23. Meeting concluded in expectation we would continue conversation at Wednesday5 dinner meeting, if not sooner.

  1. Source: National Archives and Records Administration, RG 59, Central Files 1967–69, POL ARAB–ISR/UN. Secret; Priority; Exdis. Repeated to Moscow Priority and to Tel Aviv and Amman. Received at 0338Z.
  2. In a meeting with Rusk on October 19, Dobrynin gave him two pieces of paper, both dated July 20, headed “1st version” and “2nd version.” The first consists of paragraph 2 of the first version of the U.S.-Soviet draft resolution, as transmitted in Document 380, except that in sub-paragraph 2.a, the words “to the positions they occupied before June 5, 1967” are substituted for the words “from territories occupied by them.” The second consists of paragraphs 2 and 3 of the second version of the draft resolution as transmitted in Document 380. The two pieces of paper are attached to a memorandum of October 20 from Read to Rusk, which also forwarded a copy of Version I as transmitted in Document 380 and states that the first version text Dobrynin had given Rusk the previous day was clearly an altered form of the July version. (National Archives and Records Administration, RG 59, Central Files 1967–69, POL 27–14 ARAB–ISR) No record of Rusk’s October 19 meeting with Dobrynin has been found.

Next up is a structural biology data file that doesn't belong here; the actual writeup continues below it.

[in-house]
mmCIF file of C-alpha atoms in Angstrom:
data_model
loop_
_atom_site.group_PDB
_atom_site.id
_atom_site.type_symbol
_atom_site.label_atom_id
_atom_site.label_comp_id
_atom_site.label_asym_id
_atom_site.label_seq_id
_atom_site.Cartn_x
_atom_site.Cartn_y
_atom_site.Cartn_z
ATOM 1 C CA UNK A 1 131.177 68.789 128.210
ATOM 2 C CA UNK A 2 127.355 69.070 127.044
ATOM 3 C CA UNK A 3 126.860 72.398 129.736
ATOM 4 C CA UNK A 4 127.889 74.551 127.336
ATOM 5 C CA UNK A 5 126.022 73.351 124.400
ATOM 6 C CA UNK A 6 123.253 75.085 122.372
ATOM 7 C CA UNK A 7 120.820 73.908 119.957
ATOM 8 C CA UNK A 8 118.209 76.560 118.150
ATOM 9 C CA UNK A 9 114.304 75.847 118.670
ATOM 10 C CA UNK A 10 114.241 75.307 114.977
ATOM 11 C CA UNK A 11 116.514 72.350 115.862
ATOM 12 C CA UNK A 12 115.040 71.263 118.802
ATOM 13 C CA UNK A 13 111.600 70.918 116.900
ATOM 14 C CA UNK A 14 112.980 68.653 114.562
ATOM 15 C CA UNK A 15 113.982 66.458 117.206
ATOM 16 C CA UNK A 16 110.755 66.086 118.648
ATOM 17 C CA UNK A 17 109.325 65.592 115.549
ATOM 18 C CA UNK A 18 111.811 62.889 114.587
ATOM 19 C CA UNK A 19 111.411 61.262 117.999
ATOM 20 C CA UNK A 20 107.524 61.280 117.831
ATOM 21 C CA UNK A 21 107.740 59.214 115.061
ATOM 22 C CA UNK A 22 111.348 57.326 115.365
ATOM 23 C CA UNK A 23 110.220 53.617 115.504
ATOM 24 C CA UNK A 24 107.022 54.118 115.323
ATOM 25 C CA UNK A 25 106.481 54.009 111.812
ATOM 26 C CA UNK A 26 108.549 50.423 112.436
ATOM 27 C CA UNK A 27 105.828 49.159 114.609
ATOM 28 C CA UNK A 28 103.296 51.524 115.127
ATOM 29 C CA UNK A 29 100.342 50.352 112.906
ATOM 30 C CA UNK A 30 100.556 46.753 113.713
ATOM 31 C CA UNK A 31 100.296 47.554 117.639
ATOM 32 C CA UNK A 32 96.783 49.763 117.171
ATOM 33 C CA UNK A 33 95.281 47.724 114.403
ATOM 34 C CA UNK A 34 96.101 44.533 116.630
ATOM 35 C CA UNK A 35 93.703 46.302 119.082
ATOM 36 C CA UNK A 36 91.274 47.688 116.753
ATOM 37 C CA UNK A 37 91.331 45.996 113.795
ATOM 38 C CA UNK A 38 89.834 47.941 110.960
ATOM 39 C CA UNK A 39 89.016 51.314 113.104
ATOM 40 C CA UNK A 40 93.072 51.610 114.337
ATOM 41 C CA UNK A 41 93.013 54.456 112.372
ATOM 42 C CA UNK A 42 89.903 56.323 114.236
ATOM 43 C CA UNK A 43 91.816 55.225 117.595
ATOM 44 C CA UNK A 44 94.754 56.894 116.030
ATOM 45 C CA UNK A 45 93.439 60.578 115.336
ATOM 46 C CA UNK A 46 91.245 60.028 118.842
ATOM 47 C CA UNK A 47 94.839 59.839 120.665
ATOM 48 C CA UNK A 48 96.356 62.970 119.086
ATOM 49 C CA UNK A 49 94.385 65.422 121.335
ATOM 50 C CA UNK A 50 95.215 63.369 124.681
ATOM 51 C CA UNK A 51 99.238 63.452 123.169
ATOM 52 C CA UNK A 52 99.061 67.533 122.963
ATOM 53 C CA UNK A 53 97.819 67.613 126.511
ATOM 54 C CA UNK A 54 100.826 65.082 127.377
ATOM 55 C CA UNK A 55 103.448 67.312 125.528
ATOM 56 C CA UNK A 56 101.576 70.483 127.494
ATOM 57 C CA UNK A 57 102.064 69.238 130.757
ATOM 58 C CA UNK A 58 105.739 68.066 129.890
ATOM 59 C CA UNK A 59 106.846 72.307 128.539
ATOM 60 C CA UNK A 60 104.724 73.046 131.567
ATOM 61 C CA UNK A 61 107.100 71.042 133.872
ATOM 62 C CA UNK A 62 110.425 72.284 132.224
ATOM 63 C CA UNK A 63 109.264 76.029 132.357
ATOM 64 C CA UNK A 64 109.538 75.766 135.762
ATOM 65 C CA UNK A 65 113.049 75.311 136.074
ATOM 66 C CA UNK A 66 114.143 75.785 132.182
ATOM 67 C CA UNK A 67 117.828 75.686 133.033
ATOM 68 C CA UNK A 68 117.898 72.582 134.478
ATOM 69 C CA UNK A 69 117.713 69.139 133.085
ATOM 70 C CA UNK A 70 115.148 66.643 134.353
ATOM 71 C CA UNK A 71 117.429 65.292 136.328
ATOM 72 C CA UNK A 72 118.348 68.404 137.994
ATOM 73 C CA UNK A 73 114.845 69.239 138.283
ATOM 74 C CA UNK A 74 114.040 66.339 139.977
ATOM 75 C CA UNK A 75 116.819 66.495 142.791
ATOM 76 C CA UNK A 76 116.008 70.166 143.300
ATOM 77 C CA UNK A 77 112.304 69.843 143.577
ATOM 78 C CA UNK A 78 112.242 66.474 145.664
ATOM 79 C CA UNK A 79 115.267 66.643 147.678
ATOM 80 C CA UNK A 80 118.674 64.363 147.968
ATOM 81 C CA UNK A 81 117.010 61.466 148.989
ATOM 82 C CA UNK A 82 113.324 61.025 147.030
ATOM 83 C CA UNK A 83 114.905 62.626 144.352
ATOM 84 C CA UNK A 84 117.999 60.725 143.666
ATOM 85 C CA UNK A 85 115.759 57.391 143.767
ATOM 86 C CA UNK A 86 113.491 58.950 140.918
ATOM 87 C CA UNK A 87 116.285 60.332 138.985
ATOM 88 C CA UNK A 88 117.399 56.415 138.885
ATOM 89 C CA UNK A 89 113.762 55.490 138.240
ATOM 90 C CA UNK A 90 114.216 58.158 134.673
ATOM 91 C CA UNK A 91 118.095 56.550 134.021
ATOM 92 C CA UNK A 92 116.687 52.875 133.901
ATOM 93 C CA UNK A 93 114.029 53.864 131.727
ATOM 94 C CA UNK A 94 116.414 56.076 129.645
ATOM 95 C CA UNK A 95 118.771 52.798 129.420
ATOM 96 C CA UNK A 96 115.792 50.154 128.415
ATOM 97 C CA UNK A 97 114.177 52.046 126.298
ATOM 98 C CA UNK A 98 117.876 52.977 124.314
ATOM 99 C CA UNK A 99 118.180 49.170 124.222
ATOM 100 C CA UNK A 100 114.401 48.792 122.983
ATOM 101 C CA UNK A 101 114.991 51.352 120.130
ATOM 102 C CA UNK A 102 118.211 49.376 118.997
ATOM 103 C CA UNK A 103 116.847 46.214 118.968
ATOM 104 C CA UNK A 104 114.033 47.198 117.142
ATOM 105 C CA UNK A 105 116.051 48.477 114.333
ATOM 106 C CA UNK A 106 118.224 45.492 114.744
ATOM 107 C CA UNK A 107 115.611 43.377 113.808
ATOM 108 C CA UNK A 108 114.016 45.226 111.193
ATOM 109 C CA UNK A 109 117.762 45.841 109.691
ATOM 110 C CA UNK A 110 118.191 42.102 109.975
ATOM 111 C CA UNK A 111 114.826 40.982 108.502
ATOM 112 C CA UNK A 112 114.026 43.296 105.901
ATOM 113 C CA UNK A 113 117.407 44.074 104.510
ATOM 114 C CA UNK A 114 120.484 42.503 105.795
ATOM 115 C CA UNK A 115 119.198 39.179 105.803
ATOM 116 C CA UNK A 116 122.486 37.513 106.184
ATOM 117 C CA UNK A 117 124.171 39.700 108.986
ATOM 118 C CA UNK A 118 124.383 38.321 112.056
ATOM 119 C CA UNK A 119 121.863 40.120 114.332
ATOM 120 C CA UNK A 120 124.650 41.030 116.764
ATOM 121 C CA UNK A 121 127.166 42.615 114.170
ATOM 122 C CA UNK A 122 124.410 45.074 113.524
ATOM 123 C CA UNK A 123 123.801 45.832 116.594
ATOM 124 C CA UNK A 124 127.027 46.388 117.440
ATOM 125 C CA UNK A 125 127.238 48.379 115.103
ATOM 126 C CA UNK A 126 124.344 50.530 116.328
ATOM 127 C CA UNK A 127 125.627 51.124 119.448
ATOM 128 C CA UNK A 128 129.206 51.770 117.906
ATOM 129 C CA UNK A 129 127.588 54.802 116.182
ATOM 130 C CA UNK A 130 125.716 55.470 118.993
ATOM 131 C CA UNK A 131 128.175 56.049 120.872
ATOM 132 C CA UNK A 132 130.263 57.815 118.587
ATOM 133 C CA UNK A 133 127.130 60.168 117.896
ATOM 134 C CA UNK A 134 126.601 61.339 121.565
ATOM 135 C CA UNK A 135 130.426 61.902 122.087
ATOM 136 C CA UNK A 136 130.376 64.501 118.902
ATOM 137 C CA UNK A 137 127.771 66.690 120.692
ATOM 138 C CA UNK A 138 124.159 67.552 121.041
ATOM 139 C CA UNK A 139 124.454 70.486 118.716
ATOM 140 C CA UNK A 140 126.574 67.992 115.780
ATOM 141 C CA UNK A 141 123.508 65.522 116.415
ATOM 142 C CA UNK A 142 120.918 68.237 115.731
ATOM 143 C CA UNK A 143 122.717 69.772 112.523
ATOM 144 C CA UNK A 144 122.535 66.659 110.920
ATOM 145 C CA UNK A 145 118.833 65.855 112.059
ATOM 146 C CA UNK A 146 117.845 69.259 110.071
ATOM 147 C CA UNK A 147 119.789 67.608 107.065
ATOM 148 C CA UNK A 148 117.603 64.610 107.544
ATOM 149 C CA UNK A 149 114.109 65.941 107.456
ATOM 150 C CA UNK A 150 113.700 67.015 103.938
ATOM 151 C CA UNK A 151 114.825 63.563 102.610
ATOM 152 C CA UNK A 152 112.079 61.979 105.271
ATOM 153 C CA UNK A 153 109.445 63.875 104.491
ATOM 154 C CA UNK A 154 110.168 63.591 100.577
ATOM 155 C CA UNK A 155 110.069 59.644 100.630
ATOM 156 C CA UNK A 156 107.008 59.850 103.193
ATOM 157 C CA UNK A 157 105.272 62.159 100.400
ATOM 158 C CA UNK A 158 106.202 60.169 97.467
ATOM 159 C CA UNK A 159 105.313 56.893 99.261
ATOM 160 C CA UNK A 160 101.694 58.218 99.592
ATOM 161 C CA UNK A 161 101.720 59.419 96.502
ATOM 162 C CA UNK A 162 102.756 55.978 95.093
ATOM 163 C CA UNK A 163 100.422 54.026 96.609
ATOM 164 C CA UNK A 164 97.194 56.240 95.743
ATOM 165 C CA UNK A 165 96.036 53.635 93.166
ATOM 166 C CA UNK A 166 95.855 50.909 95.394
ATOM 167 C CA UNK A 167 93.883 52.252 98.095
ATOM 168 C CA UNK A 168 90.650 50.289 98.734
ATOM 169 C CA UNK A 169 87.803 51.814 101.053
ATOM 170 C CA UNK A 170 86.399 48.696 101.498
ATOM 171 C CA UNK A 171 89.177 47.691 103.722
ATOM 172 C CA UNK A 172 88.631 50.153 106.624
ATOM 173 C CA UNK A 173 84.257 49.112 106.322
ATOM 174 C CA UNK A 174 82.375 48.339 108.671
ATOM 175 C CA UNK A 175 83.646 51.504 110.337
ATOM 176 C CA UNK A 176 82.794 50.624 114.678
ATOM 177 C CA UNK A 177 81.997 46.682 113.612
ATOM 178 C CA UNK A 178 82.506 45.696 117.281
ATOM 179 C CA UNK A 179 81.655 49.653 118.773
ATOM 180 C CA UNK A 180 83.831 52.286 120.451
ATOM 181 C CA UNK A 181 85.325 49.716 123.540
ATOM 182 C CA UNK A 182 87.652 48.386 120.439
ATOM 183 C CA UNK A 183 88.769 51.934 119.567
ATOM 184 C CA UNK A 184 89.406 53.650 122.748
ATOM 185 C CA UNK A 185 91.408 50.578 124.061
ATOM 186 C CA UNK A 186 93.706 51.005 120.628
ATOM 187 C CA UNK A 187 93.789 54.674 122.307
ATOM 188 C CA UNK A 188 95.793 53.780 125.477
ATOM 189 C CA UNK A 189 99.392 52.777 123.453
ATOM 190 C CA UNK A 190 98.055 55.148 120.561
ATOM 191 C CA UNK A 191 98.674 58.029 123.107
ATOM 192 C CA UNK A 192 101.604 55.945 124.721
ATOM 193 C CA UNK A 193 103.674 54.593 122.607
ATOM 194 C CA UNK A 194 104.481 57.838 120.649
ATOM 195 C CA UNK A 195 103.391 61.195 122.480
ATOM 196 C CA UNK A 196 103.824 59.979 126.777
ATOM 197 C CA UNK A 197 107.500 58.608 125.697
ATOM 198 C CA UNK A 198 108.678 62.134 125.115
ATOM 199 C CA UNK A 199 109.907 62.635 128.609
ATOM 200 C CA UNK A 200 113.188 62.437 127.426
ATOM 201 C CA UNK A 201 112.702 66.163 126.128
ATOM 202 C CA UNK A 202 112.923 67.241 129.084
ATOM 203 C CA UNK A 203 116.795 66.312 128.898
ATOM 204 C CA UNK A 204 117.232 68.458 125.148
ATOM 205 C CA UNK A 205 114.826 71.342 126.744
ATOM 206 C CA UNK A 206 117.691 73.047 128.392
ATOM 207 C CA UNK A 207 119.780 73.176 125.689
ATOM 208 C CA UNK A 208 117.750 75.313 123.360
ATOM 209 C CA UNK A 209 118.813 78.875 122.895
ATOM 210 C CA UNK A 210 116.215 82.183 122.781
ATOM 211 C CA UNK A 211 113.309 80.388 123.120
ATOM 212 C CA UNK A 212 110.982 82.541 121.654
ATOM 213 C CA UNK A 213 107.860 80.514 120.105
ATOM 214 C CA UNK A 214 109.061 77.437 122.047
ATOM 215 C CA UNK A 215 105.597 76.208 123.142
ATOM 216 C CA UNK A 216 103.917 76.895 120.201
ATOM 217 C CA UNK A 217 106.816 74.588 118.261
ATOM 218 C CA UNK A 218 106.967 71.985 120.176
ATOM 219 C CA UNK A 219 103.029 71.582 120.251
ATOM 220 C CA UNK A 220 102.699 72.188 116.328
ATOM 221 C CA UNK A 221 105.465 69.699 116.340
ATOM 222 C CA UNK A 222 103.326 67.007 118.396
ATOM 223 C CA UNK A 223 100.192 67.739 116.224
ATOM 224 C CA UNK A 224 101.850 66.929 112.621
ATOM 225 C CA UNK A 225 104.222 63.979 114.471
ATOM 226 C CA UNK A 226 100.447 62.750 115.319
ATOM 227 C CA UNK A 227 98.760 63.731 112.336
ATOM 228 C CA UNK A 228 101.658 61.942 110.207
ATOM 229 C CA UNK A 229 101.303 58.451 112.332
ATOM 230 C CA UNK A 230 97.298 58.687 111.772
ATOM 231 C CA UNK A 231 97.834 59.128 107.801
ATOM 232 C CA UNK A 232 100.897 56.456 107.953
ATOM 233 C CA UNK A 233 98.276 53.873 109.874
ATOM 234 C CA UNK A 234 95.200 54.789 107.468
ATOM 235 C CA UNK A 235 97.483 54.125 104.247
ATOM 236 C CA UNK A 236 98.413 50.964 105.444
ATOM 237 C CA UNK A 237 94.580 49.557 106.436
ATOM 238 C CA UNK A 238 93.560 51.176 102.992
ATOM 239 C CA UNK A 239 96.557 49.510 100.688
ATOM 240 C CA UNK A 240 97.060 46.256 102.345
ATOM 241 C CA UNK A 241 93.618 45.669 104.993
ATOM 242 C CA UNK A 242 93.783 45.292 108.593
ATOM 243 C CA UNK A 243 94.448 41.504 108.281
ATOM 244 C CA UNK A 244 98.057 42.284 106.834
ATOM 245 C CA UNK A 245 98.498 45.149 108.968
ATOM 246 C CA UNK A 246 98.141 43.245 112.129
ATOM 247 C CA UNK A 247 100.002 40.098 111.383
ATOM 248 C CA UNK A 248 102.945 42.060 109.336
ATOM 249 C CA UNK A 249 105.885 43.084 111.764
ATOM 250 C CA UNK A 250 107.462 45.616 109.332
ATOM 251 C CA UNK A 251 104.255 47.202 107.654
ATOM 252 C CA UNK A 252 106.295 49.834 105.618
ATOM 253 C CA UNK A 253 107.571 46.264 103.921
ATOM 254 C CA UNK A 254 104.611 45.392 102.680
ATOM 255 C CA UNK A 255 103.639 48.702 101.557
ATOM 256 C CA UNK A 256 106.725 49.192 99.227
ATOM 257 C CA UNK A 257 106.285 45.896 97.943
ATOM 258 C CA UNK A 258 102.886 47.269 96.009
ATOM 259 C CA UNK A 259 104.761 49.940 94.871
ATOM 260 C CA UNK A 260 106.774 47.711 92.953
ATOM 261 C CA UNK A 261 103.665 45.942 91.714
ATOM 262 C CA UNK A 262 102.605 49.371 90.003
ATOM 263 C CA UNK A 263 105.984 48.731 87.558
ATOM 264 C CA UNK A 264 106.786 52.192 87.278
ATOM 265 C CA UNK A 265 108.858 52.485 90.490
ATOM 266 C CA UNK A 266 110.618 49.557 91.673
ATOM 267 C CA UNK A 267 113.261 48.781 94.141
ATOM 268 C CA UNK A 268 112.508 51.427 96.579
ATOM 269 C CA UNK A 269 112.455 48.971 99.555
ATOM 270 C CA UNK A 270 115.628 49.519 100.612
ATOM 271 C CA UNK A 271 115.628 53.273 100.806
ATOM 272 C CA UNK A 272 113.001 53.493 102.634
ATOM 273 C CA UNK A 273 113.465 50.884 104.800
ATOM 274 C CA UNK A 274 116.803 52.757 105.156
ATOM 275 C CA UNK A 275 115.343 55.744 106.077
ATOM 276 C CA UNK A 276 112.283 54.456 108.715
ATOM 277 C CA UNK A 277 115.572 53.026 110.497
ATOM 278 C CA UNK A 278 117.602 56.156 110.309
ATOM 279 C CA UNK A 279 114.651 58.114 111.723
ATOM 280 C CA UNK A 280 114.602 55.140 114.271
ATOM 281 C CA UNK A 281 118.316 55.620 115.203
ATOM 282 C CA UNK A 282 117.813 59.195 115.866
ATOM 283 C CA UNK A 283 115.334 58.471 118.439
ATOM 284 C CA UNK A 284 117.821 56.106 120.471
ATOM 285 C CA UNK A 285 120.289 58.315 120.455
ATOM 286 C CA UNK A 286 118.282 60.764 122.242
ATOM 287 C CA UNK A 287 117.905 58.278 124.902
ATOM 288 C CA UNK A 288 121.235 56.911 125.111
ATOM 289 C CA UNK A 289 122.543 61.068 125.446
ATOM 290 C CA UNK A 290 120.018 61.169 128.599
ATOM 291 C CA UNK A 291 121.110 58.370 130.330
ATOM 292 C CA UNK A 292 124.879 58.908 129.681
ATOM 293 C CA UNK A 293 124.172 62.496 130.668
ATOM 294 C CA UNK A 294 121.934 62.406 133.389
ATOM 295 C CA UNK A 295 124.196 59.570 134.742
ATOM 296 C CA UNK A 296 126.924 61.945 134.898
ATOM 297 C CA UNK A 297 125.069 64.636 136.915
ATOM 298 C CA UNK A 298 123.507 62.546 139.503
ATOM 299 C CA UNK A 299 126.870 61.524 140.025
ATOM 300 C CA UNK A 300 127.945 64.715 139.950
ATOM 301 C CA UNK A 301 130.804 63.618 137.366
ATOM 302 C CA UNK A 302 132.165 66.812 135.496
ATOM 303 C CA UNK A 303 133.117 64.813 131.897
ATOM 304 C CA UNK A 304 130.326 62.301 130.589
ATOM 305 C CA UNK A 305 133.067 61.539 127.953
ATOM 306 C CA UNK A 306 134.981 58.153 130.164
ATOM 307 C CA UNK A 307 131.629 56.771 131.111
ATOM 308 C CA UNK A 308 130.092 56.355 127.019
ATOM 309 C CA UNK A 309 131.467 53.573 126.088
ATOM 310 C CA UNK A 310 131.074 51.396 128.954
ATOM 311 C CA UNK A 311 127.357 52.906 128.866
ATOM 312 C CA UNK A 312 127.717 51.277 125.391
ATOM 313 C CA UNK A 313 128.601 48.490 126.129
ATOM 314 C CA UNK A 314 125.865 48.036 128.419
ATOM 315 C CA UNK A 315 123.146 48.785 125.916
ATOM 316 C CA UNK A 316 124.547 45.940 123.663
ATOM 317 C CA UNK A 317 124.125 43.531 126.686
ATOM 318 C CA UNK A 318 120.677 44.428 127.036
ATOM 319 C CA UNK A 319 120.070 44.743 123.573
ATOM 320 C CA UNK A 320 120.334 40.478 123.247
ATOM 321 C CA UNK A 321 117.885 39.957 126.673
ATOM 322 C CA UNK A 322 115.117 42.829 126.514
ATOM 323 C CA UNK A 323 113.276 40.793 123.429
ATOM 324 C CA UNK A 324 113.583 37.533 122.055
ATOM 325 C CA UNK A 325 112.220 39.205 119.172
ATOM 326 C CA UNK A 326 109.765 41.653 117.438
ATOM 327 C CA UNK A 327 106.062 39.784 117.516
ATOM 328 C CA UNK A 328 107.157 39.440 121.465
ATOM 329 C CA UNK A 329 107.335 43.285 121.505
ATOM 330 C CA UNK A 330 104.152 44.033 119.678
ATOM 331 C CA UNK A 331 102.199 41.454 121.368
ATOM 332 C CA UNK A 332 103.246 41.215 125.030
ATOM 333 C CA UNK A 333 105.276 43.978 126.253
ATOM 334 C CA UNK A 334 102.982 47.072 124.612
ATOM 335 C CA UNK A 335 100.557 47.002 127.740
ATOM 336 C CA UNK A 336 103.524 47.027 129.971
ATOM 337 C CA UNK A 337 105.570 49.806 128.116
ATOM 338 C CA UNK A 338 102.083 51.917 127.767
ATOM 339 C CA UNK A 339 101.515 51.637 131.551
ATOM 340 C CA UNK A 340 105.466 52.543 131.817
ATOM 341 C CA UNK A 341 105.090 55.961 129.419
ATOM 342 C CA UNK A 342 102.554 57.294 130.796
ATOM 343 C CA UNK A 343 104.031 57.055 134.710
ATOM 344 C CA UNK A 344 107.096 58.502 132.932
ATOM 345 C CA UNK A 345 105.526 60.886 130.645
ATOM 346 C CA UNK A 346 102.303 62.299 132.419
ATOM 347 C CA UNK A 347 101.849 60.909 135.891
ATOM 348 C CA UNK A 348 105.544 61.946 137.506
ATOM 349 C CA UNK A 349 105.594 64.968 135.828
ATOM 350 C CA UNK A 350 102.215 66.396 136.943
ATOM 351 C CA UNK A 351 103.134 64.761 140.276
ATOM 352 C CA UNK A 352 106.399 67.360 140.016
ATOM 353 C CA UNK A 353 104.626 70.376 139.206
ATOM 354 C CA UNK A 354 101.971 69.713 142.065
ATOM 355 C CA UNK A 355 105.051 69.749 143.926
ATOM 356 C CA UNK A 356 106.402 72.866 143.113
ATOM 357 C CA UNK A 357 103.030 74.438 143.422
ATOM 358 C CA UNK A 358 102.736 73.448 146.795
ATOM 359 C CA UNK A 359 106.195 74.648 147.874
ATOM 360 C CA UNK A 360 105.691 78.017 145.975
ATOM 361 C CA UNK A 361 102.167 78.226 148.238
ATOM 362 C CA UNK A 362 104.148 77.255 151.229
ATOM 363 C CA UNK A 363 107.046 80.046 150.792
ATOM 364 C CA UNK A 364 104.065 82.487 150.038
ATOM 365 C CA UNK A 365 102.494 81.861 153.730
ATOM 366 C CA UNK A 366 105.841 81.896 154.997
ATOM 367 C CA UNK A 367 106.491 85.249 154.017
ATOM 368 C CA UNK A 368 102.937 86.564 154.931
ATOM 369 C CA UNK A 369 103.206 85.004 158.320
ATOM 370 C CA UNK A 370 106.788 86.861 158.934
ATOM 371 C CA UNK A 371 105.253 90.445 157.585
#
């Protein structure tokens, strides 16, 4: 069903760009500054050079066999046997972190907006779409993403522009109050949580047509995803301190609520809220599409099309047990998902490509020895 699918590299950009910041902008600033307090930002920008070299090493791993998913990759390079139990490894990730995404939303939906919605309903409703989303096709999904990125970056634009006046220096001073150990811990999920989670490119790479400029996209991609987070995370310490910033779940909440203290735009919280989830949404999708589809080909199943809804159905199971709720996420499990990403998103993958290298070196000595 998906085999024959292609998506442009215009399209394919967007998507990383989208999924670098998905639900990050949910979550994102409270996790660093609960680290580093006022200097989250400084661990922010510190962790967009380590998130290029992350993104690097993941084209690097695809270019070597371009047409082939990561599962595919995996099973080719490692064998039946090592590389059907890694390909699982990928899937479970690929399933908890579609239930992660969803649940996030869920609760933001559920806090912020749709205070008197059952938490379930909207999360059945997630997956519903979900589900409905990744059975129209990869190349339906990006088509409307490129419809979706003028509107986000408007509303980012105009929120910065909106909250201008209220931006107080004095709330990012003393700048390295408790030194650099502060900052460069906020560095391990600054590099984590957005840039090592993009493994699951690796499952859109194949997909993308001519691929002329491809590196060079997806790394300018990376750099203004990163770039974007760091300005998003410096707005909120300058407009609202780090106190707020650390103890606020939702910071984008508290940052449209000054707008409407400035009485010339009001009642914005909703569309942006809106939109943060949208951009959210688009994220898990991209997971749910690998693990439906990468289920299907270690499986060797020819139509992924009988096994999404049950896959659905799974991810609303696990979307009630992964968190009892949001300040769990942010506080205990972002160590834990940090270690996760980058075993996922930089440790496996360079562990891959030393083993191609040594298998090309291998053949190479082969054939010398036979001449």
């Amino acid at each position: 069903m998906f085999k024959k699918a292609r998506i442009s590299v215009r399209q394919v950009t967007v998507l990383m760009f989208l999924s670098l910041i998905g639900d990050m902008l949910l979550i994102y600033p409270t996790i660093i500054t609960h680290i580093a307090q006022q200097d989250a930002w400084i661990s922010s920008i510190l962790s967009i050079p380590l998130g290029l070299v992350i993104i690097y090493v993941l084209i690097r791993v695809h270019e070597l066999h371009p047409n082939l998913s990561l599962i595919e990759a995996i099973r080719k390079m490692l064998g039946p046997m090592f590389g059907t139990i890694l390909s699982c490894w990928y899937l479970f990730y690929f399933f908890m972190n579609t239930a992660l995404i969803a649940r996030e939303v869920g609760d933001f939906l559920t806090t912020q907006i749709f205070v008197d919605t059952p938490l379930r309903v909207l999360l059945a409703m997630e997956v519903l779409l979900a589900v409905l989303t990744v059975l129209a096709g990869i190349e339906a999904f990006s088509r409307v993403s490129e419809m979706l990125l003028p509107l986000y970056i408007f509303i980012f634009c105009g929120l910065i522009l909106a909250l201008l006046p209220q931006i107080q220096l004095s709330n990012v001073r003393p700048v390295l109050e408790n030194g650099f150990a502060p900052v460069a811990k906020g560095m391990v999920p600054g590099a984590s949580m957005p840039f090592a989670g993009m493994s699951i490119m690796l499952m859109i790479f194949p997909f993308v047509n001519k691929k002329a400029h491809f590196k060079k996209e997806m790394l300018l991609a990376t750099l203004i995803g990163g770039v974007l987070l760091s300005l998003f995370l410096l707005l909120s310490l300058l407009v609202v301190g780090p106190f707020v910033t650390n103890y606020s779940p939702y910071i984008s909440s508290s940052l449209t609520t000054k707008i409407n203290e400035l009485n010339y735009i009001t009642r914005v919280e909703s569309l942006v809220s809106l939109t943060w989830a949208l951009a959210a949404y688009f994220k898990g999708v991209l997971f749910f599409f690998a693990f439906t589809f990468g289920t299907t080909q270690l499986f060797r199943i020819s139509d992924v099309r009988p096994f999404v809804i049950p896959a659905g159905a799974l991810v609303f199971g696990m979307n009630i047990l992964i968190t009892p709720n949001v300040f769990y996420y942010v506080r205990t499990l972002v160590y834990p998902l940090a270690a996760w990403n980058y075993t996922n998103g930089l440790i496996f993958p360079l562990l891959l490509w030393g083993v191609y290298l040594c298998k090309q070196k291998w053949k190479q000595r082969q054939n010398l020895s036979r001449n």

3. See Document 380.
  4. Document 384.
  5. October 25.